Indies battle financing

Finding cash to make indie pix is a constant battle, from lining up foreign pre-sales to securing financing to delivering the negative.

“The difference with independent financing is that it isn’t a green light, it’s a series of yellow lights,” said John Hyde, CEO of MCEG Sterling Inc.

Hyde moderated a two-hour forum on independent project financing at the American Film Market, which offered a series of pointers about how to line up financing for indie flix. The tips ranged from distribution methods to the importance of lining up still photography for marketing.

But the central theme was that indie production is nothing if not a struggle. Unlike studio films, indie projects take significantly more effort to line up financing. And once that’s done, an indie producer’s life boils down to trying to assign risks to banks, completion bond companies, sales agents, distributors and even stars.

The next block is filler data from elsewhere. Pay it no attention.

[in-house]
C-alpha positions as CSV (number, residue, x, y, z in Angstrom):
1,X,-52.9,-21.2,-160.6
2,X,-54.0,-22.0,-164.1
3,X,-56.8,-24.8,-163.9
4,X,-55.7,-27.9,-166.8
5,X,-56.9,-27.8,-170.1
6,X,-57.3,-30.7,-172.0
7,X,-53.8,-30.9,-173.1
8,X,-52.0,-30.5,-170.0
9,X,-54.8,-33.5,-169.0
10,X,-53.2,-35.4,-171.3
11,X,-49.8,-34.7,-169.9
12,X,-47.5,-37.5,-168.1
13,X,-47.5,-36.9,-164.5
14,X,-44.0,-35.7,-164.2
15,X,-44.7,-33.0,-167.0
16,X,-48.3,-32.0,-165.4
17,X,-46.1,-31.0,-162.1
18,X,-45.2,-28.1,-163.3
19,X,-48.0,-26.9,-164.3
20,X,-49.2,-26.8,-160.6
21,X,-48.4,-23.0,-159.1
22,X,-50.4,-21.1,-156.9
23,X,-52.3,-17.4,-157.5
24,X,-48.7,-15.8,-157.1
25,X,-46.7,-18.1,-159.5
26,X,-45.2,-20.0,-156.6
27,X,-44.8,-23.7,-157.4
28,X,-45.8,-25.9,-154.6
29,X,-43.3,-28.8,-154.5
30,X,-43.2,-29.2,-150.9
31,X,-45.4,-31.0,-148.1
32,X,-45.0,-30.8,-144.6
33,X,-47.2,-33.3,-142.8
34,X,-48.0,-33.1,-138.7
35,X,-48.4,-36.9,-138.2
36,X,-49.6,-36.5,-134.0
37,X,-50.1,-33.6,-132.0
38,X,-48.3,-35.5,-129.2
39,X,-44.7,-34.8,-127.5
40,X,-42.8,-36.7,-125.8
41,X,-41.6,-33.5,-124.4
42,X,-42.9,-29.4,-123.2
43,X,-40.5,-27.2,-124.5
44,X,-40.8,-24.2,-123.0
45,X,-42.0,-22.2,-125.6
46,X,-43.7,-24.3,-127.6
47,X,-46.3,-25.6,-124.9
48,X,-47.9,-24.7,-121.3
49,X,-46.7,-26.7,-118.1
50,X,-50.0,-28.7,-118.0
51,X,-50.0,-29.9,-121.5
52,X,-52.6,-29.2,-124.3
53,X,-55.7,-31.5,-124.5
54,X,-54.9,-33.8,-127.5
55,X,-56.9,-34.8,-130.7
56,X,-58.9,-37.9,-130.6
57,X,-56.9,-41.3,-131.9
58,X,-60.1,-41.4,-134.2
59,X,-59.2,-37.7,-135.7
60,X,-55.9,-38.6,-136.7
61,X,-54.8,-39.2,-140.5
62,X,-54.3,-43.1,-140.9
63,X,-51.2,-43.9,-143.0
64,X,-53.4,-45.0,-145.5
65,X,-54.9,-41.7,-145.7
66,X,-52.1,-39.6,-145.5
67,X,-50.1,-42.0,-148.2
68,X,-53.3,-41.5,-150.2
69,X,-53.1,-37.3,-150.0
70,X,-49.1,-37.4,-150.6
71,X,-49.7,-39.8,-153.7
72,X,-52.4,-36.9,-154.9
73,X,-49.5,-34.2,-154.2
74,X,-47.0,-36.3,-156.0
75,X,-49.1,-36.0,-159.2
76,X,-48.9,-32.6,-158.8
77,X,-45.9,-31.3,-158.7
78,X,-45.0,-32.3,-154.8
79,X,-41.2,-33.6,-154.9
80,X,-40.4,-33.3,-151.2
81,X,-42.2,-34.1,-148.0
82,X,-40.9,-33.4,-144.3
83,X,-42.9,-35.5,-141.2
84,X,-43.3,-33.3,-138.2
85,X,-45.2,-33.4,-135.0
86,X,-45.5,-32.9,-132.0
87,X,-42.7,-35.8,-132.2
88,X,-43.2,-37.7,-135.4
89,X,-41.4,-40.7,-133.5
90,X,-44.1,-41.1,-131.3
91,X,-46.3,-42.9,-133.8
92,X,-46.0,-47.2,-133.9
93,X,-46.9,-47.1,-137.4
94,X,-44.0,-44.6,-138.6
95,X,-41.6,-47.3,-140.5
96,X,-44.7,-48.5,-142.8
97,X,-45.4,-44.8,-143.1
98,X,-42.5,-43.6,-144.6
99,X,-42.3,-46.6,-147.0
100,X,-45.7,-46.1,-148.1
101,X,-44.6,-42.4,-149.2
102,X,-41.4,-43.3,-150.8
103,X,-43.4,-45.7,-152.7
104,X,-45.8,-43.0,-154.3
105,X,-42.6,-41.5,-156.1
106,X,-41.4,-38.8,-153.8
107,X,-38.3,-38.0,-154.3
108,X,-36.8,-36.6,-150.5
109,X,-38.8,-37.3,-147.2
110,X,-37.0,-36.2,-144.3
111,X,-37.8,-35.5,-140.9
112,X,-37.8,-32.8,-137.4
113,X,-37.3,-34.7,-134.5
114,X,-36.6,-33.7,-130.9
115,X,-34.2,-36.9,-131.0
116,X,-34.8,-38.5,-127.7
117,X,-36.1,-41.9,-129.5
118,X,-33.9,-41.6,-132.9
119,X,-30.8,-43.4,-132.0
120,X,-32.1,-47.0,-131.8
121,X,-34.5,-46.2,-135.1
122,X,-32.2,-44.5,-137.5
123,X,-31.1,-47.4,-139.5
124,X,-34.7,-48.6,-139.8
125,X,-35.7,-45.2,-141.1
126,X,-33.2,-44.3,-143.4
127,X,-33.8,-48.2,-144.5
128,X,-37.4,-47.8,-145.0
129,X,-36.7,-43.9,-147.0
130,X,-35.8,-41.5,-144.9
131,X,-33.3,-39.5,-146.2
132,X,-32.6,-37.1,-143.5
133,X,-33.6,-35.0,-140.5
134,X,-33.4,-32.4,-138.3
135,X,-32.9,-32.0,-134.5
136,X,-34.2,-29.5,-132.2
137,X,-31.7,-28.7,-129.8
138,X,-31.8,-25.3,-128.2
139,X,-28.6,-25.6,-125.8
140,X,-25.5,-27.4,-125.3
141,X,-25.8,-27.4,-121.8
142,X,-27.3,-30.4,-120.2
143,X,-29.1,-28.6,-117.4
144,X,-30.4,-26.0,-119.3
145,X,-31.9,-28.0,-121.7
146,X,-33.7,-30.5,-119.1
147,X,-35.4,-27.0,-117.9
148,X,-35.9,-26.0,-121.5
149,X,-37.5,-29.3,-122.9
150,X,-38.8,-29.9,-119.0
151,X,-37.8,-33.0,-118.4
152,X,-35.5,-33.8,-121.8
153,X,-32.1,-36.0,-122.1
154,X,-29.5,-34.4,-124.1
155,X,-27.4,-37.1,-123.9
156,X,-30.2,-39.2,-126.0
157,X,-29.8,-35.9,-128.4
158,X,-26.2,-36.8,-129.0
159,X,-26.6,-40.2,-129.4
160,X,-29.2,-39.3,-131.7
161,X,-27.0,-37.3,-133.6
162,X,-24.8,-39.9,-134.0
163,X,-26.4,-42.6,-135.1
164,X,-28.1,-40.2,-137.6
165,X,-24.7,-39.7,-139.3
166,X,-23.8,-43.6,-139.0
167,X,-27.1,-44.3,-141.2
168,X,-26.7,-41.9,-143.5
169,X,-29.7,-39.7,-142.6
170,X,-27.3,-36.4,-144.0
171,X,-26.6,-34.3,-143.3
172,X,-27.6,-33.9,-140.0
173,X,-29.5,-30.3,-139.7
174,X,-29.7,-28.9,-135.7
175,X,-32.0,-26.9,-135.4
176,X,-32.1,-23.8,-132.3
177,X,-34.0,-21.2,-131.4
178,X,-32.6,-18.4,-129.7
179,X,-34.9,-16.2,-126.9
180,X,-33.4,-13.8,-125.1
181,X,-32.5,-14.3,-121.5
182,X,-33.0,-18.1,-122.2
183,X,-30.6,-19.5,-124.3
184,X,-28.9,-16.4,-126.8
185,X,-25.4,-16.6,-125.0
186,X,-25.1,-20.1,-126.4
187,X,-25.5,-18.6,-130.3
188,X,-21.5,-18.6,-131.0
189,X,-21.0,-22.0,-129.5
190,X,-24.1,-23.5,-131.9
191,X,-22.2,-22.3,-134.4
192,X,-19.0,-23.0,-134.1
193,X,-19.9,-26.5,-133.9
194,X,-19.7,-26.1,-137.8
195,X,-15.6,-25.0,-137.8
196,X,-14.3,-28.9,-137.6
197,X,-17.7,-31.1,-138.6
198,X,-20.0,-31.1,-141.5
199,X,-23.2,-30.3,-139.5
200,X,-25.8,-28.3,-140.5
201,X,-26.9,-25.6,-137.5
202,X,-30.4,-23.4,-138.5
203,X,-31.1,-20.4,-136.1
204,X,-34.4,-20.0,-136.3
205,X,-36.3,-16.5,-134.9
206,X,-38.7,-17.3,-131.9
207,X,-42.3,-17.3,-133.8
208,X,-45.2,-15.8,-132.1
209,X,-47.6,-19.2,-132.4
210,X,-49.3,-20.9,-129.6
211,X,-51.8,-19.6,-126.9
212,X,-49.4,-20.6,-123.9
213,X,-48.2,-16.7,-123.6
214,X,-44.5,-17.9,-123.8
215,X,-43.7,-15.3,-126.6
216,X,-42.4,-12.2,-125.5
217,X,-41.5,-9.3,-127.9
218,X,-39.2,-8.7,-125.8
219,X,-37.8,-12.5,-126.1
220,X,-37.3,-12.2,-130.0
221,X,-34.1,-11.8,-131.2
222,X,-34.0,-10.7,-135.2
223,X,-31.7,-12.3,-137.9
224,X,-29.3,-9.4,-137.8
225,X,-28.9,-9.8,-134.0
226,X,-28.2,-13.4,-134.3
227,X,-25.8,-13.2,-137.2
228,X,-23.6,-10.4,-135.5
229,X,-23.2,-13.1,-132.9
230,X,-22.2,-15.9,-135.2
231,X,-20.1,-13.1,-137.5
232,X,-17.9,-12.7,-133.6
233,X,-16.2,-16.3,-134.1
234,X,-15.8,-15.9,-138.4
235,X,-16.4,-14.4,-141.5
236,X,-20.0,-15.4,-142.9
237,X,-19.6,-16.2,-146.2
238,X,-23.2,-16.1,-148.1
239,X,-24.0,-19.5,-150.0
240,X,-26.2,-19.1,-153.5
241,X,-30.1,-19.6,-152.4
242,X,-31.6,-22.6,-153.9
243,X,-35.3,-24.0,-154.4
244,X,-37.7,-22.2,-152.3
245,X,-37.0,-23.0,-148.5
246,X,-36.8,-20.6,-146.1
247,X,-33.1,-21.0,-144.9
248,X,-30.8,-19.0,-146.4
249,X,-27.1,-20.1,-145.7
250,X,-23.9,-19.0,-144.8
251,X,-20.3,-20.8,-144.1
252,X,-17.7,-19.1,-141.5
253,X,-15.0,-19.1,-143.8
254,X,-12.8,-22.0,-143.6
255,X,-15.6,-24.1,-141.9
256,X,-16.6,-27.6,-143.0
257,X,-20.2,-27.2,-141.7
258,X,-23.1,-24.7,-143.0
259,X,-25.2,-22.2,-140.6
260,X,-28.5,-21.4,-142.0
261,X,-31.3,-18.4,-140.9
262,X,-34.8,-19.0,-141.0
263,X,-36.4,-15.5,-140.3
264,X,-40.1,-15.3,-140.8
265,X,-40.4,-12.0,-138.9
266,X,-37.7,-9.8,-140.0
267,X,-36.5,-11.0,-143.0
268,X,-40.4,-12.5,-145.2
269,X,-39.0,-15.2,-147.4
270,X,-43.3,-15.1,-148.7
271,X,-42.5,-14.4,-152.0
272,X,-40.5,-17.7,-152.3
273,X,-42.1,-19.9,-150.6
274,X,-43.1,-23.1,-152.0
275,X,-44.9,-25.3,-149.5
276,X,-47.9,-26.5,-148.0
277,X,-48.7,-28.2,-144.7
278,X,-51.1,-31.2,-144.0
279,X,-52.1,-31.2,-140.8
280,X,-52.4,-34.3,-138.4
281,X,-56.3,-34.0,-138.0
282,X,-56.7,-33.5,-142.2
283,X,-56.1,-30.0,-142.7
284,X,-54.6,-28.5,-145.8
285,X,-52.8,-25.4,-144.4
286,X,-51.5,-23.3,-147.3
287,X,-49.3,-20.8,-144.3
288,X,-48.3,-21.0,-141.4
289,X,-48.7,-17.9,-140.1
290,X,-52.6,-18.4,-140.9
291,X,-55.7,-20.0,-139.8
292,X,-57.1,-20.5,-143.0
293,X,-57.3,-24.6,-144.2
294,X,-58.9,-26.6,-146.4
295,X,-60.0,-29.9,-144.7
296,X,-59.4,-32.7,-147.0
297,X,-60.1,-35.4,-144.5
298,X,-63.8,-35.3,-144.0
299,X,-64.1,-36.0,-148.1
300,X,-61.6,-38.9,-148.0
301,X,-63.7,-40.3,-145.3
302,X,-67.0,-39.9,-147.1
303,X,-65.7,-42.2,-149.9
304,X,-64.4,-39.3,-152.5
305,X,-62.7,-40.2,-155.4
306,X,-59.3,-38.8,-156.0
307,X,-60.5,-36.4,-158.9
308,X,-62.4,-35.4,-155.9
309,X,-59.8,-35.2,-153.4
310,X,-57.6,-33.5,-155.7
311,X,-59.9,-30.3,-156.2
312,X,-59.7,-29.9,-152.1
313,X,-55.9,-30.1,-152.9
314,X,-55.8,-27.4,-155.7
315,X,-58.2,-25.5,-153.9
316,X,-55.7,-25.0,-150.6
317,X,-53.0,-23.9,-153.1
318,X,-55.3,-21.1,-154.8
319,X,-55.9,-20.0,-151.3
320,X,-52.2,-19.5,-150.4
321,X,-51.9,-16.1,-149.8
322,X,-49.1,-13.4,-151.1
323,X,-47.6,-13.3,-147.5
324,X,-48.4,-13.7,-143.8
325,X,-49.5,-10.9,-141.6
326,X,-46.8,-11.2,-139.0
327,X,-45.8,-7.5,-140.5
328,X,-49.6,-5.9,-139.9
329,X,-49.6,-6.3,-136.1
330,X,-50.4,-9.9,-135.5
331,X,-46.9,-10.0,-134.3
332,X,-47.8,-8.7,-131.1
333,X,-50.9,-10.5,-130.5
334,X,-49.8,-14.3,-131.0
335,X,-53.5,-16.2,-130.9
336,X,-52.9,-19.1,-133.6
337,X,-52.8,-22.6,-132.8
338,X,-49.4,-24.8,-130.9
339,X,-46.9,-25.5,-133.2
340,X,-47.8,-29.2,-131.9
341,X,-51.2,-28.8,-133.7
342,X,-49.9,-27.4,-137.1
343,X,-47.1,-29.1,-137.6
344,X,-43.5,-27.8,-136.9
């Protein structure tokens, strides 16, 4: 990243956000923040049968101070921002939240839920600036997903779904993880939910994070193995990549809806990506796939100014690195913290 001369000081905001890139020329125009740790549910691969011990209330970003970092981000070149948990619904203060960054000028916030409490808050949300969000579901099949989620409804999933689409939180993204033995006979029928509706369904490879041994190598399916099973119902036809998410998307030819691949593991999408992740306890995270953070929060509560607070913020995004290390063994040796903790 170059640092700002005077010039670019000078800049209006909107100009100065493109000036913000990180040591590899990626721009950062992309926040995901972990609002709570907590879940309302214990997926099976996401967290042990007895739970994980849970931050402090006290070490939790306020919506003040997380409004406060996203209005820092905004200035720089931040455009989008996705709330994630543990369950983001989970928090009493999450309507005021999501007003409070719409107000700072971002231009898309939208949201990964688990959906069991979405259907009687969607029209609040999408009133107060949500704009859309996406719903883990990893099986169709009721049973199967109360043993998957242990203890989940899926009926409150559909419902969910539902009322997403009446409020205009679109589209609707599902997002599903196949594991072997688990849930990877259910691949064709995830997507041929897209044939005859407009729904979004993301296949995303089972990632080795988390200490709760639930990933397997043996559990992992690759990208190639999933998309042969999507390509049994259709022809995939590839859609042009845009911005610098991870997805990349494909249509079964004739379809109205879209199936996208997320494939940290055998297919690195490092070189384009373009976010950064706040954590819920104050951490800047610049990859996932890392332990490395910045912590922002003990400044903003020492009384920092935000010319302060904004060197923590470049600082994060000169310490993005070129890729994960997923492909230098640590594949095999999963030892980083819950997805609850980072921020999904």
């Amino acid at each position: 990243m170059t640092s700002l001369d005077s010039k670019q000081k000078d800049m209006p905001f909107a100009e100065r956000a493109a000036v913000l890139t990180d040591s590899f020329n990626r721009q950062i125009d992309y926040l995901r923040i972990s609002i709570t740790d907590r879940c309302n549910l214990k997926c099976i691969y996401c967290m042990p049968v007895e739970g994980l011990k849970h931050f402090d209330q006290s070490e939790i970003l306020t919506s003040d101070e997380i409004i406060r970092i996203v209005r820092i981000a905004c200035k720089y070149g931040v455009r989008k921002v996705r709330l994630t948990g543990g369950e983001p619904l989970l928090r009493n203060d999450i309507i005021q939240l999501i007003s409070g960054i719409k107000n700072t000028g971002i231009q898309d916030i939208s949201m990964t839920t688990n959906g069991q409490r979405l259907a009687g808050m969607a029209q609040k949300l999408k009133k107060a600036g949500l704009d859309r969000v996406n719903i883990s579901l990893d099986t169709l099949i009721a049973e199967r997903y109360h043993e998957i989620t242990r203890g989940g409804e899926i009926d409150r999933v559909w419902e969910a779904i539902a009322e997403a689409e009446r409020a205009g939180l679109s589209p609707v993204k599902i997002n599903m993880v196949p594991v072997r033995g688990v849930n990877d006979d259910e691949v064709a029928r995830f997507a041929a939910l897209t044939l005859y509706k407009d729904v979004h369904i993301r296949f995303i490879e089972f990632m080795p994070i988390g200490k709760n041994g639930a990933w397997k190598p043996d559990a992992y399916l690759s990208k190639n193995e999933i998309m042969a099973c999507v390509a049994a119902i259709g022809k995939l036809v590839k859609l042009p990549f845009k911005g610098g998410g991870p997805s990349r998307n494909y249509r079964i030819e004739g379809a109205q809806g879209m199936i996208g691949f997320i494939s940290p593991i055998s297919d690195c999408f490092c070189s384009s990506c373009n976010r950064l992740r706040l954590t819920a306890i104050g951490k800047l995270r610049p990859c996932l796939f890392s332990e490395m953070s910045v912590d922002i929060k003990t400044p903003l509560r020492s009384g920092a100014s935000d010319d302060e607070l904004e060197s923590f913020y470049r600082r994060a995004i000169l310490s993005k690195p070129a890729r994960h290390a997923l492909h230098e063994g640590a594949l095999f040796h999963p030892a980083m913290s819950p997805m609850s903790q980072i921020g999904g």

“In many cases, the studio — daddy — is going to pick up the problems, whatever they are,” said Adrian Scrope, director of Films (Guernsey) Ltd., a film and TV production financing company. “That doesn’t happen with independent films.”

The tips often boiled down to dishing off those risks. Co-financing with companies such as Canal+ and British TV are becoming increasingly popular, said Barbara Boyle, a producer and former prexy of Sovereign Pictures Inc., which has financed and distributed 25 pix.

Having a U.S. distribber early often helps in lining up foreign pre-sales, said Guy East, chief exec of Majestic Films and Television Intl. and former managing director of Carolco Films Intl.

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